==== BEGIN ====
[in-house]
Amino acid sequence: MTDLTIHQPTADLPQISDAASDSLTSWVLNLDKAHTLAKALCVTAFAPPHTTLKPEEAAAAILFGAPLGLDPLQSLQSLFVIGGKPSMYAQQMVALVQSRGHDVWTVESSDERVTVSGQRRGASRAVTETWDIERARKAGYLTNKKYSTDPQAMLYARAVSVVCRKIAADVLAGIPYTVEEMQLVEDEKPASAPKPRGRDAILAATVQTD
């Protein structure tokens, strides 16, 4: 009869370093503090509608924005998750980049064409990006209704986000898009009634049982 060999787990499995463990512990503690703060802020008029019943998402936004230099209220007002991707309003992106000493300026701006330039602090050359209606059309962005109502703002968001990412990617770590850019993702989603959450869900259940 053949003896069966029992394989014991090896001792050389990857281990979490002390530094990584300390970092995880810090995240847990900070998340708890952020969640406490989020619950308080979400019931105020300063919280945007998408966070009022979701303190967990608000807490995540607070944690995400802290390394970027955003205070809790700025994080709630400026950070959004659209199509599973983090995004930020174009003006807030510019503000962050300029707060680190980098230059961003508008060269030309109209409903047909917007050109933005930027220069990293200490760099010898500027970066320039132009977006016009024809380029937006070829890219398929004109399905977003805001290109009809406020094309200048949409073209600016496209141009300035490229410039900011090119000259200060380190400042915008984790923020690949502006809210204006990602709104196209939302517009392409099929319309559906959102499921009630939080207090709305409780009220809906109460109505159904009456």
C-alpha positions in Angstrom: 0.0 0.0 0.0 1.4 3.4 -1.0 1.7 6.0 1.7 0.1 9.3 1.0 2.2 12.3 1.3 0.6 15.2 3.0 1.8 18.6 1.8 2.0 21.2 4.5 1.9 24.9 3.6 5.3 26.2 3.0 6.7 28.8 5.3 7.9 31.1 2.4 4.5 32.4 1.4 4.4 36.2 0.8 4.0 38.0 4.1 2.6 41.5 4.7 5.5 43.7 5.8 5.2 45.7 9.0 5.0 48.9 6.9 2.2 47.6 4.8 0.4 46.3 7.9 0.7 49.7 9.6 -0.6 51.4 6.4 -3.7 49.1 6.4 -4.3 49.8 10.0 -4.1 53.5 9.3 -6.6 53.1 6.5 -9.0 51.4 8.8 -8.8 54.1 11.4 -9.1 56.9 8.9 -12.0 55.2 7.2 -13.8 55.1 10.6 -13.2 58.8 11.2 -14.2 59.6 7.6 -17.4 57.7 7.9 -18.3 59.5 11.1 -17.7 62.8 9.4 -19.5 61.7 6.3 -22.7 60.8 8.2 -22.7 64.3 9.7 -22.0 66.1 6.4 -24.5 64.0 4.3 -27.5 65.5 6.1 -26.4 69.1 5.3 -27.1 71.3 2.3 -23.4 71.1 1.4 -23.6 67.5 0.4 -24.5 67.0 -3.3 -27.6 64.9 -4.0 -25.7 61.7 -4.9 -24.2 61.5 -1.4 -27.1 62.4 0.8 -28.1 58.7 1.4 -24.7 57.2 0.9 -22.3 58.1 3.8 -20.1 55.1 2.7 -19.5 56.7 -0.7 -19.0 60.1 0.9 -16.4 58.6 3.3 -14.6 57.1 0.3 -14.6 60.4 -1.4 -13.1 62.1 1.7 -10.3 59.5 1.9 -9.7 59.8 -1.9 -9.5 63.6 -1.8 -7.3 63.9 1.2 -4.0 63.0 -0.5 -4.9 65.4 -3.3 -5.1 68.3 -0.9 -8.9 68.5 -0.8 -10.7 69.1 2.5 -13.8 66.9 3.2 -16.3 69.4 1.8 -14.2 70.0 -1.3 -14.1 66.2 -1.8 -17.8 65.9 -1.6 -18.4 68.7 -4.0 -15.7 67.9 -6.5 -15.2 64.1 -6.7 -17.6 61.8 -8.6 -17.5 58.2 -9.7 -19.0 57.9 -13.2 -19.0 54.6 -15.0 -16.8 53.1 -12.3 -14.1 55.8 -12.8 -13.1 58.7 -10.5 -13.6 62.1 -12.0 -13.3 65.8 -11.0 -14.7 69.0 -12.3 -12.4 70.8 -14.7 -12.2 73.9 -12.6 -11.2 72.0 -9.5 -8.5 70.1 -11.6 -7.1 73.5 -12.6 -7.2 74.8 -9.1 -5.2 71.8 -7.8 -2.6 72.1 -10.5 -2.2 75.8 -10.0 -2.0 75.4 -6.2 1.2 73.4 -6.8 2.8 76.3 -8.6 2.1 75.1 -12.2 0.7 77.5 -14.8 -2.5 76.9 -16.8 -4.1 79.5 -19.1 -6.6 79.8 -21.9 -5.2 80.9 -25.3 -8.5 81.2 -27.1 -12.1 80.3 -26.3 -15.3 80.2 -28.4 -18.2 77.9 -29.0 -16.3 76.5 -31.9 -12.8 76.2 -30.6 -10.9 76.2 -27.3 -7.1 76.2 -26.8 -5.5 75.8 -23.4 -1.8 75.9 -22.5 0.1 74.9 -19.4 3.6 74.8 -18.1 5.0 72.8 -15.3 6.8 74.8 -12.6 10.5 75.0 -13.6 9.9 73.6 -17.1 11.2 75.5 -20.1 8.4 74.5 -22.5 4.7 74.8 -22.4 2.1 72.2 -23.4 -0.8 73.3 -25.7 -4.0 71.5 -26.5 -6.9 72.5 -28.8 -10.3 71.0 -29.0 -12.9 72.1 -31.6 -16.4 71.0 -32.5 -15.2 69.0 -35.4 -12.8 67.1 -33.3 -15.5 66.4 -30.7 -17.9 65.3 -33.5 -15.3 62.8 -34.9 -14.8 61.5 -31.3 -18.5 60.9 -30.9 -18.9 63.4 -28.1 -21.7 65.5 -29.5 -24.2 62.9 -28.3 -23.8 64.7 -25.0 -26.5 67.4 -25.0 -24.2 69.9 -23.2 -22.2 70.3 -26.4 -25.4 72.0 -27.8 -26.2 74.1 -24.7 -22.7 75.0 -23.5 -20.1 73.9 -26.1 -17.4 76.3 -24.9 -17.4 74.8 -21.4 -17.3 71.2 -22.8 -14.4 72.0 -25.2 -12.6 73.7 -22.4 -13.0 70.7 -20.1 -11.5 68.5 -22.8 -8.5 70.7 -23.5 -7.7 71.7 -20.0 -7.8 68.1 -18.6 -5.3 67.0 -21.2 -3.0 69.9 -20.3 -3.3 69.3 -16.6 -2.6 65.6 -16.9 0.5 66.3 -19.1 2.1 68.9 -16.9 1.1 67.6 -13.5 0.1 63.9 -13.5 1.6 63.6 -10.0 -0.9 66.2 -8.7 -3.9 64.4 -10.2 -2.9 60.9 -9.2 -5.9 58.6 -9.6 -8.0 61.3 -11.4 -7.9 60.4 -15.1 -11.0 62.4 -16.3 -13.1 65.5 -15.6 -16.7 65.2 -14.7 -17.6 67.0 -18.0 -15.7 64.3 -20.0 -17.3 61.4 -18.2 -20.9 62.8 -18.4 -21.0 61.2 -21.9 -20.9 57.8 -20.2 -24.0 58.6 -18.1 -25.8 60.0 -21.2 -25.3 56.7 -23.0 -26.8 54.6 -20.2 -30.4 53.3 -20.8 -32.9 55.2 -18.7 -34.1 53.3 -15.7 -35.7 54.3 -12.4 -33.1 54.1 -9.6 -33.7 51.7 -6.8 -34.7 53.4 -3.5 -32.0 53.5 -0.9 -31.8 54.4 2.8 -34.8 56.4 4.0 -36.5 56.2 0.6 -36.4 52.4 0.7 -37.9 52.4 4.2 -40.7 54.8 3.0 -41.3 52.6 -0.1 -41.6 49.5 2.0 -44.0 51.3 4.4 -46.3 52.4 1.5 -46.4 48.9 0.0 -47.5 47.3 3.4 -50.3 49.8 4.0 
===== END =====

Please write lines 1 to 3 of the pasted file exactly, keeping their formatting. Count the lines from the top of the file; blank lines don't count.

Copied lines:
[in-house]
Amino acid sequence: MTDLTIHQPTADLPQISDAASDSLTSWVLNLDKAHTLAKALCVTAFAPPHTTLKPEEAAAAILFGAPLGLDPLQSLQSLFVIGGKPSMYAQQMVALVQSRGHDVWTVESSDERVTVSGQRRGASRAVTETWDIERARKAGYLTNKKYSTDPQAMLYARAVSVVCRKIAADVLAGIPYTVEEMQLVEDEKPASAPKPRGRDAILAATVQTD
């Protein structure tokens, strides 16, 4: 009869370093503090509608924005998750980049064409990006209704986000898009009634049982 060999787990499995463990512990503690703060802020008029019943998402936004230099209220007002991707309003992106000493300026701006330039602090050359209606059309962005109502703002968001990412990617770590850019993702989603959450869900259940 053949003896069966029992394989014991090896001792050389990857281990979490002390530094990584300390970092995880810090995240847990900070998340708890952020969640406490989020619950308080979400019931105020300063919280945007998408966070009022979701303190967990608000807490995540607070944690995400802290390394970027955003205070809790700025994080709630400026950070959004659209199509599973983090995004930020174009003006807030510019503000962050300029707060680190980098230059961003508008060269030309109209409903047909917007050109933005930027220069990293200490760099010898500027970066320039132009977006016009024809380029937006070829890219398929004109399905977003805001290109009809406020094309200048949409073209600016496209141009300035490229410039900011090119000259200060380190400042915008984790923020690949502006809210204006990602709104196209939302517009392409099929319309559906959102499921009630939080207090709305409780009220809906109460109505159904009456």